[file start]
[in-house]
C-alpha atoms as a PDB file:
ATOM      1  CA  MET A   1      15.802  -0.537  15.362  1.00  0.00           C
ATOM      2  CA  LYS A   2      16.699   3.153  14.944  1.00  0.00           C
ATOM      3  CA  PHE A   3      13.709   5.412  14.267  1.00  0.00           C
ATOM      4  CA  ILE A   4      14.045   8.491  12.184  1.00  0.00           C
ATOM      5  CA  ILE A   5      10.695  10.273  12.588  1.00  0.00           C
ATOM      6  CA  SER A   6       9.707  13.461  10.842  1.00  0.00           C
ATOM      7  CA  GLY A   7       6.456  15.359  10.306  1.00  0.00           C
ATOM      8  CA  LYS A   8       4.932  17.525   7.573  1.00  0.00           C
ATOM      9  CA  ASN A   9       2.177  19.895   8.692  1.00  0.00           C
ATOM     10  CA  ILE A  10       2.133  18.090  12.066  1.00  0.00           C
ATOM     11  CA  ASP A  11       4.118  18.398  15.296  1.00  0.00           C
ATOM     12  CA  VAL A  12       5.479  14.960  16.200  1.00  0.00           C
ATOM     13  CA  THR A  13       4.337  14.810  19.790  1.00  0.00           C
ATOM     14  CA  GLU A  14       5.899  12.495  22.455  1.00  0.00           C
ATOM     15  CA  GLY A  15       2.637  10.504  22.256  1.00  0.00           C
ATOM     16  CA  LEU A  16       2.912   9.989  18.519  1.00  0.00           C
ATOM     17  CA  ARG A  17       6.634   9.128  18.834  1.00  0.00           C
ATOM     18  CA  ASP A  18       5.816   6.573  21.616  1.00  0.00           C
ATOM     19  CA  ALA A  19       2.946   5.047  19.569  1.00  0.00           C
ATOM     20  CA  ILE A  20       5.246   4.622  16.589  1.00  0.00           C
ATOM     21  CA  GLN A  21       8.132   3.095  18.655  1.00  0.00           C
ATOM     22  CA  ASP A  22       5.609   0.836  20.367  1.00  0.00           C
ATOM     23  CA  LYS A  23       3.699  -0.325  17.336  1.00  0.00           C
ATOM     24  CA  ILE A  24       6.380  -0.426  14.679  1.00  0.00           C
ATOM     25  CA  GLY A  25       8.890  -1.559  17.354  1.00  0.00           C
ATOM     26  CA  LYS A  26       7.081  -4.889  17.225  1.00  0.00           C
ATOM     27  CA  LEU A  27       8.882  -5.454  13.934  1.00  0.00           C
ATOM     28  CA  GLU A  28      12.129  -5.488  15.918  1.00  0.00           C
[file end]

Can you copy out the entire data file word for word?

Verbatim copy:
[in-house]
C-alpha atoms as a PDB file:
ATOM      1  CA  MET A   1      15.802  -0.537  15.362  1.00  0.00           C
ATOM      2  CA  LYS A   2      16.699   3.153  14.944  1.00  0.00           C
ATOM      3  CA  PHE A   3      13.709   5.412  14.267  1.00  0.00           C
ATOM      4  CA  ILE A   4      14.045   8.491  12.184  1.00  0.00           C
ATOM      5  CA  ILE A   5      10.695  10.273  12.588  1.00  0.00           C
ATOM      6  CA  SER A   6       9.707  13.461  10.842  1.00  0.00           C
ATOM      7  CA  GLY A   7       6.456  15.359  10.306  1.00  0.00           C
ATOM      8  CA  LYS A   8       4.932  17.525   7.573  1.00  0.00           C
ATOM      9  CA  ASN A   9       2.177  19.895   8.692  1.00  0.00           C
ATOM     10  CA  ILE A  10       2.133  18.090  12.066  1.00  0.00           C
ATOM     11  CA  ASP A  11       4.118  18.398  15.296  1.00  0.00           C
ATOM     12  CA  VAL A  12       5.479  14.960  16.200  1.00  0.00           C
ATOM     13  CA  THR A  13       4.337  14.810  19.790  1.00  0.00           C
ATOM     14  CA  GLU A  14       5.899  12.495  22.455  1.00  0.00           C
ATOM     15  CA  GLY A  15       2.637  10.504  22.256  1.00  0.00           C
ATOM     16  CA  LEU A  16       2.912   9.989  18.519  1.00  0.00           C
ATOM     17  CA  ARG A  17       6.634   9.128  18.834  1.00  0.00           C
ATOM     18  CA  ASP A  18       5.816   6.573  21.616  1.00  0.00           C
ATOM     19  CA  ALA A  19       2.946   5.047  19.569  1.00  0.00           C
ATOM     20  CA  ILE A  20       5.246   4.622  16.589  1.00  0.00           C
ATOM     21  CA  GLN A  21       8.132   3.095  18.655  1.00  0.00           C
ATOM     22  CA  ASP A  22       5.609   0.836  20.367  1.00  0.00           C
ATOM     23  CA  LYS A  23       3.699  -0.325  17.336  1.00  0.00           C
ATOM     24  CA  ILE A  24       6.380  -0.426  14.679  1.00  0.00           C
ATOM     25  CA  GLY A  25       8.890  -1.559  17.354  1.00  0.00           C
ATOM     26  CA  LYS A  26       7.081  -4.889  17.225  1.00  0.00           C
ATOM     27  CA  LEU A  27       8.882  -5.454  13.934  1.00  0.00           C
ATOM     28  CA  GLU A  28      12.129  -5.488  15.918  1.00  0.00           C